Bottom-up Database Benchmarking
While databases are increasingly being distributed across multiple nodes, the performance of every node still matters--especially if you're considering virtualized or cloud deployments that have their own specific trade-offs. Memory performance scaling as core count changes, all aspects of disk performance, and using pgbench to test PostgreSQL are all topics covered here.
The increasing use of virtual hardware and multi-node clusters makes the performance of individual nodes seem less relevant than it used to be. But databases have unique consistency and workload requirements that still make hardware performance and choice critical. And particularly with the complexity of today's hardware, running your own bottom-up benchmarks is vital for defending against the very common hardware vendor errors you should expect to happen to you eventually, not be surprised by. A large percentage of new server hardware ships with at least one major performance issue. Deploy a production server without making sure the hardware itself performs as expected, and troubleshooting the resulting problems is vastly more difficult.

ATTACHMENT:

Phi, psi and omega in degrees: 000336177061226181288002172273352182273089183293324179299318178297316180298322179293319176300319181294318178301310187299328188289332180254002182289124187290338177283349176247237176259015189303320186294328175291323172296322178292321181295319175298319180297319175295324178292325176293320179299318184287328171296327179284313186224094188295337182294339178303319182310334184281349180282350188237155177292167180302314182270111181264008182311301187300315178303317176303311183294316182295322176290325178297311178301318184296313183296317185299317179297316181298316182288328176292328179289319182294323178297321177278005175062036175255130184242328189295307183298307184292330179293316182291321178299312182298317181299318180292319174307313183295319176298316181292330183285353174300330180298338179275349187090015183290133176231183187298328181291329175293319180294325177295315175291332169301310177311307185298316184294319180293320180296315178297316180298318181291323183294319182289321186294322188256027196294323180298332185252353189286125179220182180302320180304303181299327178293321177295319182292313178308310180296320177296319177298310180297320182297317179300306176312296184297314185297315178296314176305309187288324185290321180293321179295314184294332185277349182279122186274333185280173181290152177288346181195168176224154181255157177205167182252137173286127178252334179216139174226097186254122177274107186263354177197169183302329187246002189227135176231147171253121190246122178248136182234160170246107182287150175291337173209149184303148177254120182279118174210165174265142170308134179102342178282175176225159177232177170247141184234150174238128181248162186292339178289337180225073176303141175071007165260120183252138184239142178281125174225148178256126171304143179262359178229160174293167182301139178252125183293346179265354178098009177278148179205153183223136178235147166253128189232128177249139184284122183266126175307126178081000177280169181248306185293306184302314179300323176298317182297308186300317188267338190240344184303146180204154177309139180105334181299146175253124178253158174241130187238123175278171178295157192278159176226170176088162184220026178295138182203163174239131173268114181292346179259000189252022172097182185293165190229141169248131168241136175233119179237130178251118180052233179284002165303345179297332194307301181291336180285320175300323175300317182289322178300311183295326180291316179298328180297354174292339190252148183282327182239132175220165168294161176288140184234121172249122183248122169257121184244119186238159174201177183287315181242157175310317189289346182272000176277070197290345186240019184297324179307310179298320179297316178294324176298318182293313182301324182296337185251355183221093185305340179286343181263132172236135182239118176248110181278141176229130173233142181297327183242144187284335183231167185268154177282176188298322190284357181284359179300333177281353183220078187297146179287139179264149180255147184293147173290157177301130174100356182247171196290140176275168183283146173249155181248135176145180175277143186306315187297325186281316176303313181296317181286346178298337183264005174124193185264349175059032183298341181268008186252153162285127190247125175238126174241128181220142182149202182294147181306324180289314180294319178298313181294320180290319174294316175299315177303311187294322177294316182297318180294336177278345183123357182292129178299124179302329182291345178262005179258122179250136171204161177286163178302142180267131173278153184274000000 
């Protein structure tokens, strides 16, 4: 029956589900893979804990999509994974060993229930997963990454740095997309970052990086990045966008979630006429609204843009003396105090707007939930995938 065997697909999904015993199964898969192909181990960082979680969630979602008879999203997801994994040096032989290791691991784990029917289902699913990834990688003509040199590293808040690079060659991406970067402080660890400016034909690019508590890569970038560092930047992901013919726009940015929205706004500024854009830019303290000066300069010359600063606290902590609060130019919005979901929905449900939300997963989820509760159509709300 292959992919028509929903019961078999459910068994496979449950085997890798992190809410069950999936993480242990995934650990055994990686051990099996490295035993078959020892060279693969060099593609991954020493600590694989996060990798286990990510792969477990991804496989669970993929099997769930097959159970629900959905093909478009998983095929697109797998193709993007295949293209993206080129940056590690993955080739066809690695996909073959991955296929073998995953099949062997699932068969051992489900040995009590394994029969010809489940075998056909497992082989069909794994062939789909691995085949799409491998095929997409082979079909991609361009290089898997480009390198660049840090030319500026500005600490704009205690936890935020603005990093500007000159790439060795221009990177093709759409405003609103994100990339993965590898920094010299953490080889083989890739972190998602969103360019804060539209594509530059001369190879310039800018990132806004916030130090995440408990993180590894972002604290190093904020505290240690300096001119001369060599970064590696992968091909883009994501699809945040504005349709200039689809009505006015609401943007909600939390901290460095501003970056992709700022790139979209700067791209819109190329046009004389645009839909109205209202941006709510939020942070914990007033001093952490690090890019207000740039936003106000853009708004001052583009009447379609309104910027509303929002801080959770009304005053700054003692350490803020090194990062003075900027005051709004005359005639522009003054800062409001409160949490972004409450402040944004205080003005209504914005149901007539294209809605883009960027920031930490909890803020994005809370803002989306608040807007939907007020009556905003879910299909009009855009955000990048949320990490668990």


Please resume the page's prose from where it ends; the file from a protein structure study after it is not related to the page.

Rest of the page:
Oh, and don't forget one more thing--the information you need to know to make informed hardware changes changes constantly. This session includes the speaker's latest unique research into database performance tuning, which includes a variety of custom-designed tools aimed at this area. The "stream-scaling" project provides a new way to visualize how memory performance scales with the number of active cores involved in the workload, a vital component to quantify on today's many core designs when running a database server. stream-scaling highlights the speed vs. capacity trade-offs in server memory you must be aware of to size the latest server hardware appropriately. The recently developed "seek-scaling" uses the same approach to reinvent measuring disk speed for databases much larger than the RAM in the server. And the benchmarking automation set of "pgbench-tools" is now easier than ever to use for comparing the performance of different systems or server configurations.